I’ve been wanting to buy an SK palm ratchet for a while now. For some reason, product images always made these ratchets look big. Or maybe in recent years I saw a large chrome palm ratchet, and used that memory to create a mental picture of the SK ratchet. Before buying one, I couldn’t understand why SK would call their palm ratchets thumbwheel ratchets.
Despite how these are explicitly described as being 1-1/2″ in diameter, I always thought they were large palm-sized tools that were comparable to other brands’ palm ratchets.
Looking for a new palm ratchet to replace a plastic-knobbed Gearwrench/Kobalt model, I finally pulled the trigger on the 3/8″ sized SK Hand Tool ratchet, model 45172, a couple of months ago. It looks like the product descriptions were all correct – this is definitely a thumbwheel ratchet.
This ratchet, and others like it, are designed for use in tight spaces where you might not be able to reach a fastener with a full-sized or even stubby-sized ratchet.
The first thing that caught my eye was the superb knurling, and this continues to draw my attention and admiration nearly every time I use the ratchet.
The direction selector switch is nearly flush with the top of the ratchet, while still being easy to turn.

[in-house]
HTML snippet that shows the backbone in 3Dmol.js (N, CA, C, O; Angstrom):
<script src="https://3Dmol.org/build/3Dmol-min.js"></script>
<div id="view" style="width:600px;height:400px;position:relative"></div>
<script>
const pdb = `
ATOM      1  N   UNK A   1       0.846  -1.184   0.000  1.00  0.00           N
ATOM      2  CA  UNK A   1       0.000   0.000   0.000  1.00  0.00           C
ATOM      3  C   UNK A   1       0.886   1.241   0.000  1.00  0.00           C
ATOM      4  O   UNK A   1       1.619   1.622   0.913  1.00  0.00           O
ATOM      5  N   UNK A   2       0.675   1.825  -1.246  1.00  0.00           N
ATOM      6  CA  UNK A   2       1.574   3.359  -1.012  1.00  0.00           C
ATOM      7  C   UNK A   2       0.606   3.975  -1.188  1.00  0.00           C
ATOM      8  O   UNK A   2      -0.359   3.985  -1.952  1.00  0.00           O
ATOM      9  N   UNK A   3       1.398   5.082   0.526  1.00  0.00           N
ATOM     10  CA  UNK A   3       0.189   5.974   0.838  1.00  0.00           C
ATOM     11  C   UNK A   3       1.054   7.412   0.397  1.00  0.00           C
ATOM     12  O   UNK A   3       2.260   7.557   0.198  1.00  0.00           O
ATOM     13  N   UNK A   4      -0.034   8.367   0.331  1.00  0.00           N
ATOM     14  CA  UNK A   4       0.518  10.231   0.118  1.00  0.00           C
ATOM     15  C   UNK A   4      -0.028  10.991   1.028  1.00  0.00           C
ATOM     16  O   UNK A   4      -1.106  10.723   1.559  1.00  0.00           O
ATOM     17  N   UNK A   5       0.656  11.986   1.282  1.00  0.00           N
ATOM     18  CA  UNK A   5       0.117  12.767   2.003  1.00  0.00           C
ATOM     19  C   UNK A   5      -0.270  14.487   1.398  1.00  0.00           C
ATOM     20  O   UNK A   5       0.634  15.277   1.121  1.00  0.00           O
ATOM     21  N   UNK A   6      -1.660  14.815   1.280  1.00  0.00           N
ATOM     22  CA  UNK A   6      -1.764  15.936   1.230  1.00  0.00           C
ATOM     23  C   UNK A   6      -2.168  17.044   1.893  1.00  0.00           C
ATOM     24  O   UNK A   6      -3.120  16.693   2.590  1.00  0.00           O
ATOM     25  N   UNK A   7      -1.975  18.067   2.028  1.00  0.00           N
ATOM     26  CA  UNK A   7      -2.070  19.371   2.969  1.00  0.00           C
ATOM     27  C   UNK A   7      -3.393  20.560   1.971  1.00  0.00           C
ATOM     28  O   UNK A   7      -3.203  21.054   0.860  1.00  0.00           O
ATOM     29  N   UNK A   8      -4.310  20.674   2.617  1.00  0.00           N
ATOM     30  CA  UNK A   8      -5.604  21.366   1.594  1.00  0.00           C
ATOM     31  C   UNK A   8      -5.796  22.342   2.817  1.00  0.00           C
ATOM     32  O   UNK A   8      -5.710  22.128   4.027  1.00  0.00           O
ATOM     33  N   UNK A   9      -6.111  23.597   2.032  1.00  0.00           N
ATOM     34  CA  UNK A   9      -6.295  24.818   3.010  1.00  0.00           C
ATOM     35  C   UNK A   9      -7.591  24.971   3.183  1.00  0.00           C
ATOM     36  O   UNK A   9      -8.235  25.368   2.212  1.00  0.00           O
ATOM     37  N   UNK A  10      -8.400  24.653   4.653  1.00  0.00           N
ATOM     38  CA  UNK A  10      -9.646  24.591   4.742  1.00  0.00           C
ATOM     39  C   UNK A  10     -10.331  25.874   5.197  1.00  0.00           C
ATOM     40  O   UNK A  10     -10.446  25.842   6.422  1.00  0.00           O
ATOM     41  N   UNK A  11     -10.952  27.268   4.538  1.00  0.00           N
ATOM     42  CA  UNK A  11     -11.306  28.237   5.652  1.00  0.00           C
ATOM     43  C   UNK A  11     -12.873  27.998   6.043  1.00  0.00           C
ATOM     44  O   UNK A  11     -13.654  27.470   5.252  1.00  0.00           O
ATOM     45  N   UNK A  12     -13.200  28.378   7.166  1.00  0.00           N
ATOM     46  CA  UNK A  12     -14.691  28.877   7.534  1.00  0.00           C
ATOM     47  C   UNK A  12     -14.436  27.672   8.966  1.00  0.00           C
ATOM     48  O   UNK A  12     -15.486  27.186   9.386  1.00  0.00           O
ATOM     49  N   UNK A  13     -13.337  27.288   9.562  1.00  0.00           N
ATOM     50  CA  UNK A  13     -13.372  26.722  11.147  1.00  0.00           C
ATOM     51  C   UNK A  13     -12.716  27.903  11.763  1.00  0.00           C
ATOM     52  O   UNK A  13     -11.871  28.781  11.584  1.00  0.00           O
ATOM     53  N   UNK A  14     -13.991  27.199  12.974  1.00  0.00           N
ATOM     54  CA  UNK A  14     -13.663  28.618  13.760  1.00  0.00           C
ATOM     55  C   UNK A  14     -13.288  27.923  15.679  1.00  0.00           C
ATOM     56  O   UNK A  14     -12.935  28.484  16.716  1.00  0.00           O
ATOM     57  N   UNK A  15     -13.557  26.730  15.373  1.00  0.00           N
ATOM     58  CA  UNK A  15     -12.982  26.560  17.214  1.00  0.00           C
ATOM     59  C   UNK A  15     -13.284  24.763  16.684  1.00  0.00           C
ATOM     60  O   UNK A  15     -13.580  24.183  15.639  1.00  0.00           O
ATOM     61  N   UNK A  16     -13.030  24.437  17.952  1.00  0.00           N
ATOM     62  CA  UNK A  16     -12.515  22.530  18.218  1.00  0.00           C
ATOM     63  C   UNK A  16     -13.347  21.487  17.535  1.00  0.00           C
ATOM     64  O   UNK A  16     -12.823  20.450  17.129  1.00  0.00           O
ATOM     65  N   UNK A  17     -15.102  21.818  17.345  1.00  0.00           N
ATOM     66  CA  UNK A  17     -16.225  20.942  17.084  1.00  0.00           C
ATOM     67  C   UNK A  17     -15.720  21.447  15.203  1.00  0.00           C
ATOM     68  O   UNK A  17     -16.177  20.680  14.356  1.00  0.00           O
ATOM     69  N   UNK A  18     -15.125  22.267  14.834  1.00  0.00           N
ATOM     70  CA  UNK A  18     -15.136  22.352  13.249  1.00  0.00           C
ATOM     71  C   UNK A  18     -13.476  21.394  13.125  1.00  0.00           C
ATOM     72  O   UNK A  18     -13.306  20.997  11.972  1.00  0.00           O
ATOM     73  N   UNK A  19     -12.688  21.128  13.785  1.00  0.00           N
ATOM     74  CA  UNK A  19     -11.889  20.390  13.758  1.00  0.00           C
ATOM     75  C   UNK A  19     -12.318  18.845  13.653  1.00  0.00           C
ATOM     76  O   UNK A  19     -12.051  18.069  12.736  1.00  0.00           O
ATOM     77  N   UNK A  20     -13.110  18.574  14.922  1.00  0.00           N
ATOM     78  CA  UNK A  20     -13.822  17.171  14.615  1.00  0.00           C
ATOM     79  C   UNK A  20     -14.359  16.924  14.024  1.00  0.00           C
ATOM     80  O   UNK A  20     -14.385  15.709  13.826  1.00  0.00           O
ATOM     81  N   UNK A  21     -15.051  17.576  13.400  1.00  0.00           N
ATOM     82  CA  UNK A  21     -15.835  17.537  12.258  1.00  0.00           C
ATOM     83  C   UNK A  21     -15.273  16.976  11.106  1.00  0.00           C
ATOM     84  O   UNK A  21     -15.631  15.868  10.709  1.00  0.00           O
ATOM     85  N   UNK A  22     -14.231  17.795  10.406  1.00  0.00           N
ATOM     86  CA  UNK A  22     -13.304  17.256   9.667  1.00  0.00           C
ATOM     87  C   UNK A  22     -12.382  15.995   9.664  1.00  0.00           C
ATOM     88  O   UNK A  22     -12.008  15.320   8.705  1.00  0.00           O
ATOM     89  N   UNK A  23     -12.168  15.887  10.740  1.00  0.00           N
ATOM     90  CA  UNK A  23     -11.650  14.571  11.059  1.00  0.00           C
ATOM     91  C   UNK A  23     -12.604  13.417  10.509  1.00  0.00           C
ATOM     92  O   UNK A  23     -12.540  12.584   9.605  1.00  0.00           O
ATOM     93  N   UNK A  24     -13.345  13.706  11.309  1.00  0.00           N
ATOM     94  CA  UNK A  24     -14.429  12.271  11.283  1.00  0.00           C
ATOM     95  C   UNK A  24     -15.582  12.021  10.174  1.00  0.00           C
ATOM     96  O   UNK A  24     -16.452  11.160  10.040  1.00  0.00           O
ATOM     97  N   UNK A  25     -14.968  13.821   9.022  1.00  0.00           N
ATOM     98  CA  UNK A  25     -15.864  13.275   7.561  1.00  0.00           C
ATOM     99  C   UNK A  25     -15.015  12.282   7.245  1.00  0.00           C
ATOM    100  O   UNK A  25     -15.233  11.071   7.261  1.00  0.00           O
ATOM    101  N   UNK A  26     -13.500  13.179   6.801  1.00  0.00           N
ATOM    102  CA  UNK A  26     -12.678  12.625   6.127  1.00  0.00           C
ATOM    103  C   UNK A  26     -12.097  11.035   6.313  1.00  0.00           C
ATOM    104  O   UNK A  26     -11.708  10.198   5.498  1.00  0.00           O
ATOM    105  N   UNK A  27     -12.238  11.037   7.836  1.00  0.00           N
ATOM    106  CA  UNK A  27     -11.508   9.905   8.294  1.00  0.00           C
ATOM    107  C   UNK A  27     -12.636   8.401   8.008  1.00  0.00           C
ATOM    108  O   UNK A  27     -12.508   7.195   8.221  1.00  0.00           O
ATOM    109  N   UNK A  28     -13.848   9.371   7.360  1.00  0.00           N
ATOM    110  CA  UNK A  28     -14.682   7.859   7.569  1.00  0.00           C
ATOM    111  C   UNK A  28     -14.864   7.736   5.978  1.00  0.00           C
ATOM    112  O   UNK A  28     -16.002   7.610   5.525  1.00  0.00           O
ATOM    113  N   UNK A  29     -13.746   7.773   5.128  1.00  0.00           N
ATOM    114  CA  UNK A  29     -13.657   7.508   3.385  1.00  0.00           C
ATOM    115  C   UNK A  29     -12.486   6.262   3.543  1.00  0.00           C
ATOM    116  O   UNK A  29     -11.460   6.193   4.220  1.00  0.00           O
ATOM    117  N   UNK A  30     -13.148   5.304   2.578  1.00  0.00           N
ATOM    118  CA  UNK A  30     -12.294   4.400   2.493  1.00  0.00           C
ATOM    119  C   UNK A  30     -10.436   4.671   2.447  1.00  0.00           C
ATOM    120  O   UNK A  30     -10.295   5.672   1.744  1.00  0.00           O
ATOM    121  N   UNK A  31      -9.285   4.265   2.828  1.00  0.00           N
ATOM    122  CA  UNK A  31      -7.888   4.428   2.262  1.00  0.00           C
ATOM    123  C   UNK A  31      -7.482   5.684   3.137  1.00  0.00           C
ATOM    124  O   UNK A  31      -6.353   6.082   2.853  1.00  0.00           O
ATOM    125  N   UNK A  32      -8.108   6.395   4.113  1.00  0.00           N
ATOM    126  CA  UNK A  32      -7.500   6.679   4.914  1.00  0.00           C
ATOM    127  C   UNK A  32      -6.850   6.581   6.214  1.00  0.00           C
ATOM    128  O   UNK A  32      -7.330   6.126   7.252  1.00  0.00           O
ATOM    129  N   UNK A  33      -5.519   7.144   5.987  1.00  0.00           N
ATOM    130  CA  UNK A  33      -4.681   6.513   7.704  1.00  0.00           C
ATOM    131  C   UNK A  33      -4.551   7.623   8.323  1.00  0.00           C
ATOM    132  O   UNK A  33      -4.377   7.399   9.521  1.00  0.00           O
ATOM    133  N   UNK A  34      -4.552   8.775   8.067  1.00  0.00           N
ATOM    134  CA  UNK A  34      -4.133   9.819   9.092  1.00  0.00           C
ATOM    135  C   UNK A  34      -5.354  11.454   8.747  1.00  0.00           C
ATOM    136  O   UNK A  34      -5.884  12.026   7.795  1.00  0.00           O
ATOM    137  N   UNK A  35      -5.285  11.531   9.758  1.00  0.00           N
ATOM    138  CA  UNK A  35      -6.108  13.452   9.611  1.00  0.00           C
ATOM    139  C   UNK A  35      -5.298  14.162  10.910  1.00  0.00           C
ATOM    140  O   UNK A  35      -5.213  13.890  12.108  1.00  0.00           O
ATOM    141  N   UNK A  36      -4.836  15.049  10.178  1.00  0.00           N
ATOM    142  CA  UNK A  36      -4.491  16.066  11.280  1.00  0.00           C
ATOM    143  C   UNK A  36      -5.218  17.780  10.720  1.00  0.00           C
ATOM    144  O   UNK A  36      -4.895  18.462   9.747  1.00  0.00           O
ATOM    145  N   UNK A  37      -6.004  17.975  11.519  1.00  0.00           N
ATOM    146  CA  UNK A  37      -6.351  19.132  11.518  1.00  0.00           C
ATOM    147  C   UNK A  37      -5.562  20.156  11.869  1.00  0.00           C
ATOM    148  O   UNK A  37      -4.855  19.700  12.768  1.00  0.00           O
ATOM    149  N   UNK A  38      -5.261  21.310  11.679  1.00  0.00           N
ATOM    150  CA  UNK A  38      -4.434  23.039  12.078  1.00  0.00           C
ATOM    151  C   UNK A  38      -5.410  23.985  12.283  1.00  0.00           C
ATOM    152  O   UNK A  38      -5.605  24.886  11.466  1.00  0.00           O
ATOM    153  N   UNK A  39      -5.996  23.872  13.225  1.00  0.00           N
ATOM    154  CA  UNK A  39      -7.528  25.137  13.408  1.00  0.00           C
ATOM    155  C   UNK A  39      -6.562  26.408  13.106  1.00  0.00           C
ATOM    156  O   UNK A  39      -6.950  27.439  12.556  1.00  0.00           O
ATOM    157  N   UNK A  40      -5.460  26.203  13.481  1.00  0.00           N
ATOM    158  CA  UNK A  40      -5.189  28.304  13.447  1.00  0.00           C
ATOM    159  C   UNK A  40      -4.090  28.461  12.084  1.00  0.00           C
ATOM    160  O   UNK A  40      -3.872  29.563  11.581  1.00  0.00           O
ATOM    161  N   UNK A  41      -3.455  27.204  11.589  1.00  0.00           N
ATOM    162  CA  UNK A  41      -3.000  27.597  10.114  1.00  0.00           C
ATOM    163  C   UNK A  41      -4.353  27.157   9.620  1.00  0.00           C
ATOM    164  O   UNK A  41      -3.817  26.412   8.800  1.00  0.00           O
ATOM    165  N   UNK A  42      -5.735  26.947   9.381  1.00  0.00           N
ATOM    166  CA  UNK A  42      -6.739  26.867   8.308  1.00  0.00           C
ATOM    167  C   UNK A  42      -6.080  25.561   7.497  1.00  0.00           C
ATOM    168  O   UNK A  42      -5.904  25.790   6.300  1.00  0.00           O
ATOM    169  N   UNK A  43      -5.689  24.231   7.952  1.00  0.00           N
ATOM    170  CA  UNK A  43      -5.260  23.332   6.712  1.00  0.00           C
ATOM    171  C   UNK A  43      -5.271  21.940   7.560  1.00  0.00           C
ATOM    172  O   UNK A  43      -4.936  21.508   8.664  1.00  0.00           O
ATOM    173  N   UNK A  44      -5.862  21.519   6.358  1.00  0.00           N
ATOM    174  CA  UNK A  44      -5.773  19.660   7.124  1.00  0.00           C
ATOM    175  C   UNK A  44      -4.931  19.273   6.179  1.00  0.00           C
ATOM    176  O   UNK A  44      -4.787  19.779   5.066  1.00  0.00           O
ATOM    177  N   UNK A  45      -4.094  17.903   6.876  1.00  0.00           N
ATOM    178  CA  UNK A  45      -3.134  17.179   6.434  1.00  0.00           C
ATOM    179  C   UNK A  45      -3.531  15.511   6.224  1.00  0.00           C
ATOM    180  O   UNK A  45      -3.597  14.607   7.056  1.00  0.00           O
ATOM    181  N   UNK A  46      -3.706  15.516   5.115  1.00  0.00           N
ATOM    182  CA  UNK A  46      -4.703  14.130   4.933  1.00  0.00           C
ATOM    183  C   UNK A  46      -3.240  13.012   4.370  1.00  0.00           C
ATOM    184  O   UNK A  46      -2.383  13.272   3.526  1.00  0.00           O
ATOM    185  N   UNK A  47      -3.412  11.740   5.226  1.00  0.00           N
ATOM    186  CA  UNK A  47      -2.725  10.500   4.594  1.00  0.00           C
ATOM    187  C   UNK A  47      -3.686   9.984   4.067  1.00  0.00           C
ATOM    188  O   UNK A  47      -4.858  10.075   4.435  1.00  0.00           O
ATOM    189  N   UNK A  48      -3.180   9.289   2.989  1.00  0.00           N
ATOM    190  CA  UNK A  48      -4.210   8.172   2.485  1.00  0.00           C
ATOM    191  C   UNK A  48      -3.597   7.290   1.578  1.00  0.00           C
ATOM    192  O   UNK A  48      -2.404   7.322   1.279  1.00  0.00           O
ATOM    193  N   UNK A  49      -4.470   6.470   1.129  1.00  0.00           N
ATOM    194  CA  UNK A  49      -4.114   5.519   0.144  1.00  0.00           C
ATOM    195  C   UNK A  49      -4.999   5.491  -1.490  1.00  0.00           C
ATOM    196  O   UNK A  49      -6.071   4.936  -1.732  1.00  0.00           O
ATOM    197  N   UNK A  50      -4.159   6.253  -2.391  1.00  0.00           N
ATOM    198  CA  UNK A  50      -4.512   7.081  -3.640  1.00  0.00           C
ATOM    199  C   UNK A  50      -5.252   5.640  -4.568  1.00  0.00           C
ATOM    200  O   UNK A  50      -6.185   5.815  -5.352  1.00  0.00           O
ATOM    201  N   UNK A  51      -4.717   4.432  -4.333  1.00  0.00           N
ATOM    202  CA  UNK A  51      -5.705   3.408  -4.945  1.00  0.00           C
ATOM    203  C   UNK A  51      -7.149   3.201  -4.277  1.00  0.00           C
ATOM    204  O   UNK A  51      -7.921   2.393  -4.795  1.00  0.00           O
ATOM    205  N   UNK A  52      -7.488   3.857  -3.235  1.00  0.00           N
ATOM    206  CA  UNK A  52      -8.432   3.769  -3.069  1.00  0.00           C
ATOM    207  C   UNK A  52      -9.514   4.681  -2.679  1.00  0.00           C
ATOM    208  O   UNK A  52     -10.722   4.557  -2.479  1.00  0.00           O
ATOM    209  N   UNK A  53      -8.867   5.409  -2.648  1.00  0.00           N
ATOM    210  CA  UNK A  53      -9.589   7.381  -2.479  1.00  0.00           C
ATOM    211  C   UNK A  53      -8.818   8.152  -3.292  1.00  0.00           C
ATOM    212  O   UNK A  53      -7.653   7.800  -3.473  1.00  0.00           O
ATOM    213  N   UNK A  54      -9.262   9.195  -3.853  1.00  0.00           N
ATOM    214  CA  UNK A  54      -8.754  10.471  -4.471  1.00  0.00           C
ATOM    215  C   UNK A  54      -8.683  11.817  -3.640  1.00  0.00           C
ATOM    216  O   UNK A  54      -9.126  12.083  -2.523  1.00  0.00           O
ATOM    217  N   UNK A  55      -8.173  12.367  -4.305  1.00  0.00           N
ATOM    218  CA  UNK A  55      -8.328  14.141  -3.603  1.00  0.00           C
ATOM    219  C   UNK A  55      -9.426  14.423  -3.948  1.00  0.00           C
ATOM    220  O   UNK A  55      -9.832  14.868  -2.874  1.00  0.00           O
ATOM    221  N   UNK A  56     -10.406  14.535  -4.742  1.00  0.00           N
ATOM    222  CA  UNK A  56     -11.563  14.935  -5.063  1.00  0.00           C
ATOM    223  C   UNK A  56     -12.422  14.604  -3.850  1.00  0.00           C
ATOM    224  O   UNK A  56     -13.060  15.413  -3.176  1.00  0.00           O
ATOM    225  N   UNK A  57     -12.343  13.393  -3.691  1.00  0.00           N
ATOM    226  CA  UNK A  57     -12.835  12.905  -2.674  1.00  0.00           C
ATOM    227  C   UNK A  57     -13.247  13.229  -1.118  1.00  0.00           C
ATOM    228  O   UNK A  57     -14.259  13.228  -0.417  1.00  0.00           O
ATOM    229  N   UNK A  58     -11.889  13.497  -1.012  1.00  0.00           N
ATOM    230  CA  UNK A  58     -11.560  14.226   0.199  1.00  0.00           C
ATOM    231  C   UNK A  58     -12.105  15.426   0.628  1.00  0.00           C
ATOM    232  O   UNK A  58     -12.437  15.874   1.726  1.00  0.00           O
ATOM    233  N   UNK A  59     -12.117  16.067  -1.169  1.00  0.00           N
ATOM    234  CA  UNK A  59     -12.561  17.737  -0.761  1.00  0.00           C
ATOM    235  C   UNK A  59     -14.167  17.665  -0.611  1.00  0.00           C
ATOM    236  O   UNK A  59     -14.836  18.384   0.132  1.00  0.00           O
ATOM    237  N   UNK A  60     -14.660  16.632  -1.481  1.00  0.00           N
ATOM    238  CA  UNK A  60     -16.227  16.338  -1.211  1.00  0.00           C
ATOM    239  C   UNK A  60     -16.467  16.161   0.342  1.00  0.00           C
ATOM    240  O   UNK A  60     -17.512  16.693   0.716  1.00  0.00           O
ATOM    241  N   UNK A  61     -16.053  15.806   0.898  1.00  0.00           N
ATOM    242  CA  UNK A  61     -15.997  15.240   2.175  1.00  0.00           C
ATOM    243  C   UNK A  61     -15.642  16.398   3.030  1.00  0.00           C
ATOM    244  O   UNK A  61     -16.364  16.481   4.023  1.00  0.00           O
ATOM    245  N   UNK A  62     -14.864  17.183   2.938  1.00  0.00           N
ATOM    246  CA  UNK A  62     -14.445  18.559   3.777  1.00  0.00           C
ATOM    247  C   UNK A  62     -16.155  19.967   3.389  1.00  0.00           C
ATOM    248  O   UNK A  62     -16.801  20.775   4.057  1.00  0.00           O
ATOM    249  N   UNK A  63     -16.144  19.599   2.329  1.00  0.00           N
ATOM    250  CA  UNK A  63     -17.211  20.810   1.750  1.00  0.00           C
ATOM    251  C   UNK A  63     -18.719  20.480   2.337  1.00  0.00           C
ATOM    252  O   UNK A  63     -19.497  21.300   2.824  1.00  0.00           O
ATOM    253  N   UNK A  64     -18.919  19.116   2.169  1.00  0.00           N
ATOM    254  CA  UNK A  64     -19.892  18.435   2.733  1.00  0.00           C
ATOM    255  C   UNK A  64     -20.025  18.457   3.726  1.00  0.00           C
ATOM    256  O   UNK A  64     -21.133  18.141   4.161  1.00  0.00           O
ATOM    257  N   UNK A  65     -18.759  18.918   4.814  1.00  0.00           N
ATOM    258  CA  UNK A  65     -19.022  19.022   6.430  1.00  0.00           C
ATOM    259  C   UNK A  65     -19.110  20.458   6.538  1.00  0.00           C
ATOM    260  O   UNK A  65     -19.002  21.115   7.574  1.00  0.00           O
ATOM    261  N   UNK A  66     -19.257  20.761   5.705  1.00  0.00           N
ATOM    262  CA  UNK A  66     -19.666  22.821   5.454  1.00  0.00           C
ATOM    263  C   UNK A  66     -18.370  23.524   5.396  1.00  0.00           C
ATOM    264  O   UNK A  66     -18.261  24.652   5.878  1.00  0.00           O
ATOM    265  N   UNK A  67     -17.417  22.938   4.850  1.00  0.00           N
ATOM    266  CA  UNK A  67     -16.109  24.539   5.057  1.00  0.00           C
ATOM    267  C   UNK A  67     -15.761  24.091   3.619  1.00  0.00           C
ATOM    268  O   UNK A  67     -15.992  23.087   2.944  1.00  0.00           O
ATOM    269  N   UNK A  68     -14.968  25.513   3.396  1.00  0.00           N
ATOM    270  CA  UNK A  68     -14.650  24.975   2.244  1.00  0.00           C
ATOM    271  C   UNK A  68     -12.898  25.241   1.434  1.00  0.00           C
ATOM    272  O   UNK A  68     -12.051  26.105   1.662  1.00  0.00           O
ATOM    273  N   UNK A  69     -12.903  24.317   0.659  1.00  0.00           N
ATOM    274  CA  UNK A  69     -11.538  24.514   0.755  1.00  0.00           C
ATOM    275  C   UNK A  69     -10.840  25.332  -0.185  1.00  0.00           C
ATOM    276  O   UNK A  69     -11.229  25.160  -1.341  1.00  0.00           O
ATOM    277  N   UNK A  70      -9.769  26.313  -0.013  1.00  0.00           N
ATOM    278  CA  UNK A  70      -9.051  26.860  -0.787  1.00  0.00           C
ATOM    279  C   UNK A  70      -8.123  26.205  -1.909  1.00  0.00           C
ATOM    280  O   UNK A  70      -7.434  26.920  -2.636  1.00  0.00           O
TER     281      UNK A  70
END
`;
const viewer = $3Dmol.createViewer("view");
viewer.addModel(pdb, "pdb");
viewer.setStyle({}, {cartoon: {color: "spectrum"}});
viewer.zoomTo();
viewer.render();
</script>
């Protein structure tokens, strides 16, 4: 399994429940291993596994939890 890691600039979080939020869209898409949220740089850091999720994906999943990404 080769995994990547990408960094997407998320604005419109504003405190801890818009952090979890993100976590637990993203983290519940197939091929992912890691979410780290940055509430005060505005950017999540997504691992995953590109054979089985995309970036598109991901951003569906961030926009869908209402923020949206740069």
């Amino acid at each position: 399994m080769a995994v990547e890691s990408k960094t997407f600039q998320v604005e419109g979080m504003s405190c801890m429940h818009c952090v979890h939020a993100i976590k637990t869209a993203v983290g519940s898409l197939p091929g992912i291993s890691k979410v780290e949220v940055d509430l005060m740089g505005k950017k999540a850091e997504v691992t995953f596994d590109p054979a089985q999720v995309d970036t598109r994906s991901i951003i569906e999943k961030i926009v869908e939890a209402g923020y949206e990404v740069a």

My SK thumbwheel ratchet is functional and handy, and I often look forward to using it. There’s something to be said about a tool that one actually enjoys using.
To give you a better sense of scale, here’s a photo of the thumbwheel ratchet next to a 1″ screwdriver bit.
Yep, it’s small!
Fit and finish are excellent. This is my first-ever SK Hand Tool purchase, and if all of their tools are like this, my wallet will surely be in trouble.
There’s a spring clip on the back, presumably holding the gearing all in place. I don’t foresee having to rebuild or lubricate the ratchet anytime soon, but it’s nice to know that the ratchet can be opened up if or when necessary for servicing.
The ratcheting mechanism is pretty fine too – I counted 60-teeth per full rotation – not that swing arc is of importance with thumbwheel or palm ratchets. Older models apparently only had 36 teeth. This one makes a nice and soft click click click sounds during use.
I paid about $30 for my SK 3/8″ thumbwheel ratchet, and might someday pick up the 1/4″ drive version as well.
I really wish that SK would come out with a 1/4″ hex version, but that unfortunately doesn’t seem likely. It’s not terribly inconvenient to use this with a 1/4″ hex bit adapter, and so a dedicated screwdriver thumbwheel ratchet isn’t really necessary.
SK continues to manufacture these ratchets in the USA. They’re sold through Amazon, industrial suppliers, and other SK tool distributors.
I don’t like being so insistent but, if your budget allows for it, definitely consider adding one of these thumbwheel ratchets to your toolbox. Even if you only use it once in a blue moon, these SK ratchets are great problem-solvers that take up very little space in your ratchet, socket, or drive accessory tool drawer.